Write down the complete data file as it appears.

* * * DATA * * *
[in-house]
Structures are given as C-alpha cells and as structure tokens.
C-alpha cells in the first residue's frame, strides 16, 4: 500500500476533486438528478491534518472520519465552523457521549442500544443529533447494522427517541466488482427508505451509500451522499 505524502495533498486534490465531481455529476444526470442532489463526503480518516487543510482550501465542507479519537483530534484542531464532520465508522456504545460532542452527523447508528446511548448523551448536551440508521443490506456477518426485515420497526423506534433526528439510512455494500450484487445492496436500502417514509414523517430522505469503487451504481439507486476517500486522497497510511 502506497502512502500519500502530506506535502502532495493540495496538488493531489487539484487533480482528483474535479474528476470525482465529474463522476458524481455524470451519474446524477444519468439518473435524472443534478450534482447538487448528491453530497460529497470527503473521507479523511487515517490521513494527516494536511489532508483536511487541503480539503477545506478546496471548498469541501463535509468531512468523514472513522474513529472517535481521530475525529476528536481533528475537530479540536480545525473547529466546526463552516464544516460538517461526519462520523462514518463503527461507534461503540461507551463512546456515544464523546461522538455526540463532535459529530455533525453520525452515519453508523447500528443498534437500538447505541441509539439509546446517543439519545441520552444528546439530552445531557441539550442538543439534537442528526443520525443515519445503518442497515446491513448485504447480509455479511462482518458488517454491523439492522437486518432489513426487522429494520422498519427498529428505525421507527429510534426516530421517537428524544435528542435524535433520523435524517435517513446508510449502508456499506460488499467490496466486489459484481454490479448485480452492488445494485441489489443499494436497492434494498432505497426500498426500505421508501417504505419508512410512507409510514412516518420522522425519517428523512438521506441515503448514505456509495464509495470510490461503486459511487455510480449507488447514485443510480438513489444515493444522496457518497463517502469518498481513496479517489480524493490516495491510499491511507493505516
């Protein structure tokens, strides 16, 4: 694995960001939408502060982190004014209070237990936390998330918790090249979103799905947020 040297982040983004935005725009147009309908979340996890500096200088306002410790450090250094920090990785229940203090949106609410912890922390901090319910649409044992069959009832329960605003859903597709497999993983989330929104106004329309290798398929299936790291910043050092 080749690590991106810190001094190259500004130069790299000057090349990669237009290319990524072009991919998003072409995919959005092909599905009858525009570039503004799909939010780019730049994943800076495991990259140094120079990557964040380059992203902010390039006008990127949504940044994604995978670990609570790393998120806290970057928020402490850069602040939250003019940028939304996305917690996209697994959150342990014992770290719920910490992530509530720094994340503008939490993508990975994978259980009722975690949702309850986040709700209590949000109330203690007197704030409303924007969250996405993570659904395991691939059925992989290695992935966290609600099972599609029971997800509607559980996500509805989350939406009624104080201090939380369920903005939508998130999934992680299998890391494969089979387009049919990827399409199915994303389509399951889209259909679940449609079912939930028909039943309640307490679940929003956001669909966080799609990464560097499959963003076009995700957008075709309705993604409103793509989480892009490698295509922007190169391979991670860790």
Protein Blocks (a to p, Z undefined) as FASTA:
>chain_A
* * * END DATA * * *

[in-house]
Structures are given as C-alpha cells and as structure tokens.
C-alpha cells in the first residue's frame, strides 16, 4: 500500500476533486438528478491534518472520519465552523457521549442500544443529533447494522427517541466488482427508505451509500451522499 505524502495533498486534490465531481455529476444526470442532489463526503480518516487543510482550501465542507479519537483530534484542531464532520465508522456504545460532542452527523447508528446511548448523551448536551440508521443490506456477518426485515420497526423506534433526528439510512455494500450484487445492496436500502417514509414523517430522505469503487451504481439507486476517500486522497497510511 502506497502512502500519500502530506506535502502532495493540495496538488493531489487539484487533480482528483474535479474528476470525482465529474463522476458524481455524470451519474446524477444519468439518473435524472443534478450534482447538487448528491453530497460529497470527503473521507479523511487515517490521513494527516494536511489532508483536511487541503480539503477545506478546496471548498469541501463535509468531512468523514472513522474513529472517535481521530475525529476528536481533528475537530479540536480545525473547529466546526463552516464544516460538517461526519462520523462514518463503527461507534461503540461507551463512546456515544464523546461522538455526540463532535459529530455533525453520525452515519453508523447500528443498534437500538447505541441509539439509546446517543439519545441520552444528546439530552445531557441539550442538543439534537442528526443520525443515519445503518442497515446491513448485504447480509455479511462482518458488517454491523439492522437486518432489513426487522429494520422498519427498529428505525421507527429510534426516530421517537428524544435528542435524535433520523435524517435517513446508510449502508456499506460488499467490496466486489459484481454490479448485480452492488445494485441489489443499494436497492434494498432505497426500498426500505421508501417504505419508512410512507409510514412516518420522522425519517428523512438521506441515503448514505456509495464509495470510490461503486459511487455510480449507488447514485443510480438513489444515493444522496457518497463517502469518498481513496479517489480524493490516495491510499491511507493505516
């Protein structure tokens, strides 16, 4: 694995960001939408502060982190004014209070237990936390998330918790090249979103799905947020 040297982040983004935005725009147009309908979340996890500096200088306002410790450090250094920090990785229940203090949106609410912890922390901090319910649409044992069959009832329960605003859903597709497999993983989330929104106004329309290798398929299936790291910043050092 080749690590991106810190001094190259500004130069790299000057090349990669237009290319990524072009991919998003072409995919959005092909599905009858525009570039503004799909939010780019730049994943800076495991990259140094120079990557964040380059992203902010390039006008990127949504940044994604995978670990609570790393998120806290970057928020402490850069602040939250003019940028939304996305917690996209697994959150342990014992770290719920910490992530509530720094994340503008939490993508990975994978259980009722975690949702309850986040709700209590949000109330203690007197704030409303924007969250996405993570659904395991691939059925992989290695992935966290609600099972599609029971997800509607559980996500509805989350939406009624104080201090939380369920903005939508998130999934992680299998890391494969089979387009049919990827399409199915994303389509399951889209259909679940449609079912939930028909039943309640307490679940929003956001669909966080799609990464560097499959963003076009995700957008075709309705993604409103793509989480892009490698295509922007190169391979991670860790």
Protein Blocks (a to p, Z undefined) as FASTA:
>chain_A